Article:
The term Haber-Bosch Process describes the industrial production of ammonia.

The chemical process for converting nitrogen and hydrogen to ammonia with the use of a catalyst was developed in 1908 by Fritz Haber, patented in 1910 by Haber and Robert Le Rossignol and won Haber a Nobel Prize in 1918

The reaction itself is simple:

N2 + 3 H2 <--> 2 NH3

Kp = 6 x 10 5

The ammonia producing reaction is reversible and exothermic, favoring the production of ammonia at room temperature (by Le Chatelier's principle) but the rate of reaction is too slow to reach equilibrium, due to the inert nature of N2. An optimum temperature of 450-550 ºC is used to increase the reaction rate, along with an iron catalyst which contains promoters. These promoters include a combination of silicon, magnesium, potassium or aluminum oxides. The 1910 US patent specifies the use of an osmium catalyst. The increase in temperature gives a thermodynamic effect favoring the reverse reaction (ie the production of nitrogen and hydrogen rather than ammonia), so the process is performed at high pressures (200- 270 atm) to combat this effect.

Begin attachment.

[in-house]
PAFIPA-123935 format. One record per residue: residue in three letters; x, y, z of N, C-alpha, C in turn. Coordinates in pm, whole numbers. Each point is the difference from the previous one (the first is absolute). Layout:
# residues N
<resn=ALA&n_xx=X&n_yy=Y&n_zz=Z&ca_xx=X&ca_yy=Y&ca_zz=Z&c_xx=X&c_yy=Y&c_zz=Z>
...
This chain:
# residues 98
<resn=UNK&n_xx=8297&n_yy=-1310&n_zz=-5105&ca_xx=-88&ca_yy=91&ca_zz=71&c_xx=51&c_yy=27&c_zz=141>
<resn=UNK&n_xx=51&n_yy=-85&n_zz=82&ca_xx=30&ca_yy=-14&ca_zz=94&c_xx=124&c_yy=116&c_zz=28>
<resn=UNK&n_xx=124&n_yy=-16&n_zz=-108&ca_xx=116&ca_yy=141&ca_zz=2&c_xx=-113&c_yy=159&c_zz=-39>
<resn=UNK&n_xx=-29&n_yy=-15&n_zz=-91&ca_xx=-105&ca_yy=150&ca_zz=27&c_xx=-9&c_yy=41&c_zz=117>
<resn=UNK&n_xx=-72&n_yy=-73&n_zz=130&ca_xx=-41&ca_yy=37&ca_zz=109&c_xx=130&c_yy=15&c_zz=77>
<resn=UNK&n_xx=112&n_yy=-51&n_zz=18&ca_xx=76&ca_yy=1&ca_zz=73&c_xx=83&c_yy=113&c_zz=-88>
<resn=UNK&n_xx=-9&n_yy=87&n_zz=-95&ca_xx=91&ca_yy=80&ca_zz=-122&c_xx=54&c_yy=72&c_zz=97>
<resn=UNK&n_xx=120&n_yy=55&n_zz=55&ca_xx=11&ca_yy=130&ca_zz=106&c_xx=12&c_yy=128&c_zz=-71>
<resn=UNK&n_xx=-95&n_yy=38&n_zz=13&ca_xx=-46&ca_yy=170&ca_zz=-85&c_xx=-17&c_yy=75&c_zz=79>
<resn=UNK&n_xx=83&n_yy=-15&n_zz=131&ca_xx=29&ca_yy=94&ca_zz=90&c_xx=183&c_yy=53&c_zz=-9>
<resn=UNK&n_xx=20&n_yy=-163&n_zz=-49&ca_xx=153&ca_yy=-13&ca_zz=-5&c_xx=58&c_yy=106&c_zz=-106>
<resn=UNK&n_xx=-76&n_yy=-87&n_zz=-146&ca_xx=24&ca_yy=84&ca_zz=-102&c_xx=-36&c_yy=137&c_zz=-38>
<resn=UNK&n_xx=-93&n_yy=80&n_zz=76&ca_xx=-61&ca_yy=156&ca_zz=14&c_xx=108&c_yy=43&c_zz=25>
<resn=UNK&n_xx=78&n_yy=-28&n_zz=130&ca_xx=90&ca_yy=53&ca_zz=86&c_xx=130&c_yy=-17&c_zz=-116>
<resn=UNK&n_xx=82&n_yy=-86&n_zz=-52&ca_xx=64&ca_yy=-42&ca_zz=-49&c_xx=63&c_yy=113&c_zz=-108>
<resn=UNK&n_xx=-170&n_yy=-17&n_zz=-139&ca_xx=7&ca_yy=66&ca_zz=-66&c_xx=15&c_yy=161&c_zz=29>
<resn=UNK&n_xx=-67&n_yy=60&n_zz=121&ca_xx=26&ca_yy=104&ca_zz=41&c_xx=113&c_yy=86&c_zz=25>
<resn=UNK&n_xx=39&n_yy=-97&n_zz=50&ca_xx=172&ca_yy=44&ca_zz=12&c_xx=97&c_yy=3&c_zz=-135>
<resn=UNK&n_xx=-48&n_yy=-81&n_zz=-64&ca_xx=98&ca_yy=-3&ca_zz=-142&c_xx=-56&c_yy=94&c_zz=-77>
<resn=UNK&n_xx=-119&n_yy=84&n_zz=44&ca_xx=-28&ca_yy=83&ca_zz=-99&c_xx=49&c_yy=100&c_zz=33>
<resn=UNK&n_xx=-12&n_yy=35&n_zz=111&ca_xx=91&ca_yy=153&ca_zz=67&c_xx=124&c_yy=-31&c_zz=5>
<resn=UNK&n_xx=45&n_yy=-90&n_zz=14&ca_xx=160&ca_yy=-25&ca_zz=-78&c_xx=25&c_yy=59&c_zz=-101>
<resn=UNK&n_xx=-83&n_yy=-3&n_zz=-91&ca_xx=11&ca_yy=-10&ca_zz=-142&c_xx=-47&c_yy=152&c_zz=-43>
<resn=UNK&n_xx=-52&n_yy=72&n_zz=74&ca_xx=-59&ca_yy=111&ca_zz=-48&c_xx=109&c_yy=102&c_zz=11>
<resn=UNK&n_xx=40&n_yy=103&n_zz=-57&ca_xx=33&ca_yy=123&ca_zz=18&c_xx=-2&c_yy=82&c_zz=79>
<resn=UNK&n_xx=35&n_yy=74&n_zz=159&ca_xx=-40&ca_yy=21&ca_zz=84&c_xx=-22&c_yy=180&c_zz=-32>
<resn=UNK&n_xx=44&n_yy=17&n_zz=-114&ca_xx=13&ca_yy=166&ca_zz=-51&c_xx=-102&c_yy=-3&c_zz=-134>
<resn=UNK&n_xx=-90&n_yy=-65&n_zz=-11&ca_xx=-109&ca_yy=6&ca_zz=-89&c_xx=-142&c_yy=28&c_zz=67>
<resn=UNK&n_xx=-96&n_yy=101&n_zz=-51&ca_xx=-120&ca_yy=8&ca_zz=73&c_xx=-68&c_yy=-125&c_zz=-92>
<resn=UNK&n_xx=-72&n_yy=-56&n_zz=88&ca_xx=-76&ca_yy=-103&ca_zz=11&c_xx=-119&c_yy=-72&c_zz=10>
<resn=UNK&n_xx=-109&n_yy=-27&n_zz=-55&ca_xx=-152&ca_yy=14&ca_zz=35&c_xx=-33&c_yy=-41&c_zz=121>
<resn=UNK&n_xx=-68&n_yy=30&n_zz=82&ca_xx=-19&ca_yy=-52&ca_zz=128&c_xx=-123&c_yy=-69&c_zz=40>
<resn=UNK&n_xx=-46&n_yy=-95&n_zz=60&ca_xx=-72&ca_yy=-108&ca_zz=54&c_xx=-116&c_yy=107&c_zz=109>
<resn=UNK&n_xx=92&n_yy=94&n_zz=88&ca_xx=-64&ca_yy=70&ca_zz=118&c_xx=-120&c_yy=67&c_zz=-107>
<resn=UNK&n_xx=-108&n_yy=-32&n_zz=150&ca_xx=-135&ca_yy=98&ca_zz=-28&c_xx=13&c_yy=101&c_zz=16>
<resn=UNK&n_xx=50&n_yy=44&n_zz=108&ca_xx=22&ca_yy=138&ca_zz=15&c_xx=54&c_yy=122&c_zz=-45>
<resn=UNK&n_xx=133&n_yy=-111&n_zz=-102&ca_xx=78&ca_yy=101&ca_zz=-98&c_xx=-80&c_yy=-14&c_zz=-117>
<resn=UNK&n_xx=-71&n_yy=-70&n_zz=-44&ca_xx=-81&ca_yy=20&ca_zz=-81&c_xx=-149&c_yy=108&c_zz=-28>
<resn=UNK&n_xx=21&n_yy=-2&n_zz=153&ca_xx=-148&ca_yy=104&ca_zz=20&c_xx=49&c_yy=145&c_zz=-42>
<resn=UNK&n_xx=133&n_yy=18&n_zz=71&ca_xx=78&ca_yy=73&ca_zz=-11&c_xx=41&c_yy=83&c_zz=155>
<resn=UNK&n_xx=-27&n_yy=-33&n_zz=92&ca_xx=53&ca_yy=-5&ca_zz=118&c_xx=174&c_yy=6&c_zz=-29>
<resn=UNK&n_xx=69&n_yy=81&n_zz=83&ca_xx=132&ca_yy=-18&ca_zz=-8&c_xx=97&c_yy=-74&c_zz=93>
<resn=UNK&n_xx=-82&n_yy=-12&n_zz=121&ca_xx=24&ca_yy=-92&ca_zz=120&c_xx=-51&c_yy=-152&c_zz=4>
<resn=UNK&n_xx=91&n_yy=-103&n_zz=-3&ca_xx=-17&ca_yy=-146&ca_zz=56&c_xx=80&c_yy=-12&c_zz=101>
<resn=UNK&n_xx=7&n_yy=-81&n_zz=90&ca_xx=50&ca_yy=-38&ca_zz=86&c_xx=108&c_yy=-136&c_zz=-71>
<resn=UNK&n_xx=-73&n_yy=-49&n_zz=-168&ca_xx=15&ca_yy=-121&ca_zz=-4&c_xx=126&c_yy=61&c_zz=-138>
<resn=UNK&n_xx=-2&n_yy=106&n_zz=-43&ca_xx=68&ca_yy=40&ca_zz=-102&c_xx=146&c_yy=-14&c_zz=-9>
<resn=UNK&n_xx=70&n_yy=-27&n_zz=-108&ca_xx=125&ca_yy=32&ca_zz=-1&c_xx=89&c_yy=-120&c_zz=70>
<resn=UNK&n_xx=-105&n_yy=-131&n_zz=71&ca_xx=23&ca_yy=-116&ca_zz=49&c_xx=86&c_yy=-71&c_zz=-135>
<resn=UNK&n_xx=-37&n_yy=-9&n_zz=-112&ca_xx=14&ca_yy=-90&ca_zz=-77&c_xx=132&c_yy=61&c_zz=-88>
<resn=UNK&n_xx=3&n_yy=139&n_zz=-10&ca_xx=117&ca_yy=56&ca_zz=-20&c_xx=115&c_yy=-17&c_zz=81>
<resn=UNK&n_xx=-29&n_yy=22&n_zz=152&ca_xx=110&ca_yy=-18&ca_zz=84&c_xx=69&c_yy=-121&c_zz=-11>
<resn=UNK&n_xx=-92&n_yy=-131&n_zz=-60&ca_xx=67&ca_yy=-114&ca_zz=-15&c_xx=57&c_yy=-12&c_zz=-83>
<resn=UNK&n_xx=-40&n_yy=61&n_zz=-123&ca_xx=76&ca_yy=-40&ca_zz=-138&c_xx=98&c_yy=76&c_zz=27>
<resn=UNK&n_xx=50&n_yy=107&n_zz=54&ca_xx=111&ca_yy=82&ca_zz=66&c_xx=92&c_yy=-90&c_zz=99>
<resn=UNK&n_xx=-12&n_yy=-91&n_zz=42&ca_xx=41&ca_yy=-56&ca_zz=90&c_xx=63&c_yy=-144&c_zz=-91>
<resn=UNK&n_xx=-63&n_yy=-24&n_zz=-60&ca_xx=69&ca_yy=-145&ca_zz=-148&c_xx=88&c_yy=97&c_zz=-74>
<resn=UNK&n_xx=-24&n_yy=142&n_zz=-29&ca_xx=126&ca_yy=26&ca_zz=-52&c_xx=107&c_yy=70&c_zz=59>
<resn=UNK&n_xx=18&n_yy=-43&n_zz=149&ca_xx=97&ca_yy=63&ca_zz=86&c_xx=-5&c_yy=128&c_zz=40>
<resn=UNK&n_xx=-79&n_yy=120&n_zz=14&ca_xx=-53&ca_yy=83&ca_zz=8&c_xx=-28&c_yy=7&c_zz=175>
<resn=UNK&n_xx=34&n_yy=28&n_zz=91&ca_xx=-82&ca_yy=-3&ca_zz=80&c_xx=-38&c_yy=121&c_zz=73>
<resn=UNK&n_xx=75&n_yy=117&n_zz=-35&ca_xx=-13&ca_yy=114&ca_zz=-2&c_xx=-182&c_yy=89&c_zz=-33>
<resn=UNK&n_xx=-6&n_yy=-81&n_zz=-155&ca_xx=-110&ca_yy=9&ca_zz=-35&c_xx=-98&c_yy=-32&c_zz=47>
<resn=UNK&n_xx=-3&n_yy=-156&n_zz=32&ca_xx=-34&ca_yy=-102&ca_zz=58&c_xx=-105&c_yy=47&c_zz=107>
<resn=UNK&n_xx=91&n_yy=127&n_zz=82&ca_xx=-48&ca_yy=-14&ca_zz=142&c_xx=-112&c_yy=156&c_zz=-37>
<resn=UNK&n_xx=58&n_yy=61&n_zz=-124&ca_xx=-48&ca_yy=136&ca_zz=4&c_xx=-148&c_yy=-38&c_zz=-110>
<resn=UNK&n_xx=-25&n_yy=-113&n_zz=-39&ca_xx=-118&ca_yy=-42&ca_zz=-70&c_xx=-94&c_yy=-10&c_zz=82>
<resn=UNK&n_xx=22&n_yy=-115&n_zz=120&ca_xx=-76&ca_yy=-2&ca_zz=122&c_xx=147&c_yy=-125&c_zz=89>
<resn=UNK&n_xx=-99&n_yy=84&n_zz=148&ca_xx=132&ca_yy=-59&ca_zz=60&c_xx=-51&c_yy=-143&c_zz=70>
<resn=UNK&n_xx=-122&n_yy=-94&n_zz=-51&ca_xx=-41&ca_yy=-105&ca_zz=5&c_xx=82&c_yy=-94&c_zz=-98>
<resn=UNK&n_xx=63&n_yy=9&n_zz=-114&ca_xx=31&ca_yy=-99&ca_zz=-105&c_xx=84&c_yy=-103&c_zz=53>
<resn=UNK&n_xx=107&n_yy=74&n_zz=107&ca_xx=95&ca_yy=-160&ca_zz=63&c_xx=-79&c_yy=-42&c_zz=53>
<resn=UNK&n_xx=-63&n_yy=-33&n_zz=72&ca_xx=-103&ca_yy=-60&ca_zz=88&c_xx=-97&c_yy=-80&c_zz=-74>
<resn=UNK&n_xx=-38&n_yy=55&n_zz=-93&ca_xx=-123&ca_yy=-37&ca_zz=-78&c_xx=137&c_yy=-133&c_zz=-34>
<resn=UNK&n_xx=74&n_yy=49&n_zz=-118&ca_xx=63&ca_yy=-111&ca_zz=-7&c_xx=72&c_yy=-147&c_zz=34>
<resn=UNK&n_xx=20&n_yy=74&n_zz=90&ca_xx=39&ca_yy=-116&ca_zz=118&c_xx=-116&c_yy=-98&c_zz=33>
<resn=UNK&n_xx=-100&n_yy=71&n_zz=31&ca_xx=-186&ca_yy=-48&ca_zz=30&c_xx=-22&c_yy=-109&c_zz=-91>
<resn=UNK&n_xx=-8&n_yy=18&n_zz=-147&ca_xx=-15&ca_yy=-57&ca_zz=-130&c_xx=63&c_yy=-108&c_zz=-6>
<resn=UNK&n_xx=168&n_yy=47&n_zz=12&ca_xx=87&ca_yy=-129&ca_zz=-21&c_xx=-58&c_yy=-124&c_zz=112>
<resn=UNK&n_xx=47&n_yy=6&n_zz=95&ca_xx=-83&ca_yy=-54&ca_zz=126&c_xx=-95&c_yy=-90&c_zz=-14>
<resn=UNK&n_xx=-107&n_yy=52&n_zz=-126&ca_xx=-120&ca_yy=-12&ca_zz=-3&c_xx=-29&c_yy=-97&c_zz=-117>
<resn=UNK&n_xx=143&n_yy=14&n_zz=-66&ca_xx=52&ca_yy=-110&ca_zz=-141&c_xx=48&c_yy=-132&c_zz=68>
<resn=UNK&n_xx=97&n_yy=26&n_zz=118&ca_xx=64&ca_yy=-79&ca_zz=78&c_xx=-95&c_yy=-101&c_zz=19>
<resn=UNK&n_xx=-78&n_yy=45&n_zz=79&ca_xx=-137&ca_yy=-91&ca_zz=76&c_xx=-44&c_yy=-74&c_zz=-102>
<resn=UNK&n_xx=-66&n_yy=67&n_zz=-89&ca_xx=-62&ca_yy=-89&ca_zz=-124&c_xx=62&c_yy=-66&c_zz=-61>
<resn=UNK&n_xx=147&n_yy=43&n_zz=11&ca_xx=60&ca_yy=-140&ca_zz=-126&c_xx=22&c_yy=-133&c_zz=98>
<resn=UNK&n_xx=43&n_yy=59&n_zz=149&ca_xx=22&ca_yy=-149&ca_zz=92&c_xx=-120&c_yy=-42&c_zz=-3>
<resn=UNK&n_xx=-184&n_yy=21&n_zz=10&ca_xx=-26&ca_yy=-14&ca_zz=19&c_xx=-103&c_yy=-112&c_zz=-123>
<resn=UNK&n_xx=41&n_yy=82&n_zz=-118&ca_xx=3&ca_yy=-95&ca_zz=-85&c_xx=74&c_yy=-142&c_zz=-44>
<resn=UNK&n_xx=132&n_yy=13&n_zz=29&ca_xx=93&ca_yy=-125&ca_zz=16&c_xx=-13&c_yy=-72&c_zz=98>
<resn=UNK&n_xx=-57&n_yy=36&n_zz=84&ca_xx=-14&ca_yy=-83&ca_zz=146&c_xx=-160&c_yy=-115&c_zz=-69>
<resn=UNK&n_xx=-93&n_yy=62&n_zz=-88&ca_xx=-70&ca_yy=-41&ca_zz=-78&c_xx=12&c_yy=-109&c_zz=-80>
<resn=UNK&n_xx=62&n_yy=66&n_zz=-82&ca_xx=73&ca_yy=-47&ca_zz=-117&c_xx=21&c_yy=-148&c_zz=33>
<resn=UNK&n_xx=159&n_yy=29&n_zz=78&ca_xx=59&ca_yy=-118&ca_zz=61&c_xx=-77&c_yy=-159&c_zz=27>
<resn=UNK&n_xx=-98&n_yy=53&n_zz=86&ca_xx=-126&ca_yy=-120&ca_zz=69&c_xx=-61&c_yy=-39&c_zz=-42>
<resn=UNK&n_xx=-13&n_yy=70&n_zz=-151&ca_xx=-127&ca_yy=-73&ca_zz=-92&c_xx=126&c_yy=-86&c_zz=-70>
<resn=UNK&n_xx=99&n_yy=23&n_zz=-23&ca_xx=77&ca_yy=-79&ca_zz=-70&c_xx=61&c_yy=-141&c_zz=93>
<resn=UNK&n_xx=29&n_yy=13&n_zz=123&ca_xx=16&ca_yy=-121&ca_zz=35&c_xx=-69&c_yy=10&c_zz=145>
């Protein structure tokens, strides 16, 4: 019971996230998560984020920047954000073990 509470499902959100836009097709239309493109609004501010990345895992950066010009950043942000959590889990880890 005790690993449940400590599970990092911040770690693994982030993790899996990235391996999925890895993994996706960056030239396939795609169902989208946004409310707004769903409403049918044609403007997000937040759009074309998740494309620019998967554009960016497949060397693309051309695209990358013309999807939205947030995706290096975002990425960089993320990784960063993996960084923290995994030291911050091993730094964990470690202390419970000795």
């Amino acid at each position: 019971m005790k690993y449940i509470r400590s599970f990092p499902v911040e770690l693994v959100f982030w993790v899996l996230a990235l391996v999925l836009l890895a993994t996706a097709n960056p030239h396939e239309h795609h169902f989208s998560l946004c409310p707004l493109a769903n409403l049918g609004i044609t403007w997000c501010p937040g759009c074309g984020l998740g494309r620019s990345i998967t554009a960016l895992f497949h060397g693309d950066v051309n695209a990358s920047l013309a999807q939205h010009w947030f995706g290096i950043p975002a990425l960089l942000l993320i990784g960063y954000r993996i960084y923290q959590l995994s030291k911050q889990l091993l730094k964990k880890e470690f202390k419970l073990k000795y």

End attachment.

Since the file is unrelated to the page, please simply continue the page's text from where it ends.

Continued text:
The industrial application of this process was designed by Carl Bosch; a chemical engineer who was awarded a Nobel Prize in 1931 for his design of ammonia production plants. In the Haber-Bosch process, the nitrogen is obtained from the air, while hydrogen is obtained by reacting natural gas with steam in the presence of a nickel catalyst.

Sources: Shriver, Atkins & Langford Inorganic Chemistry 1994, , 1999, Oxford Paperback Encyclopedia, 1998

A good overview of the history and importance of this process can be found at

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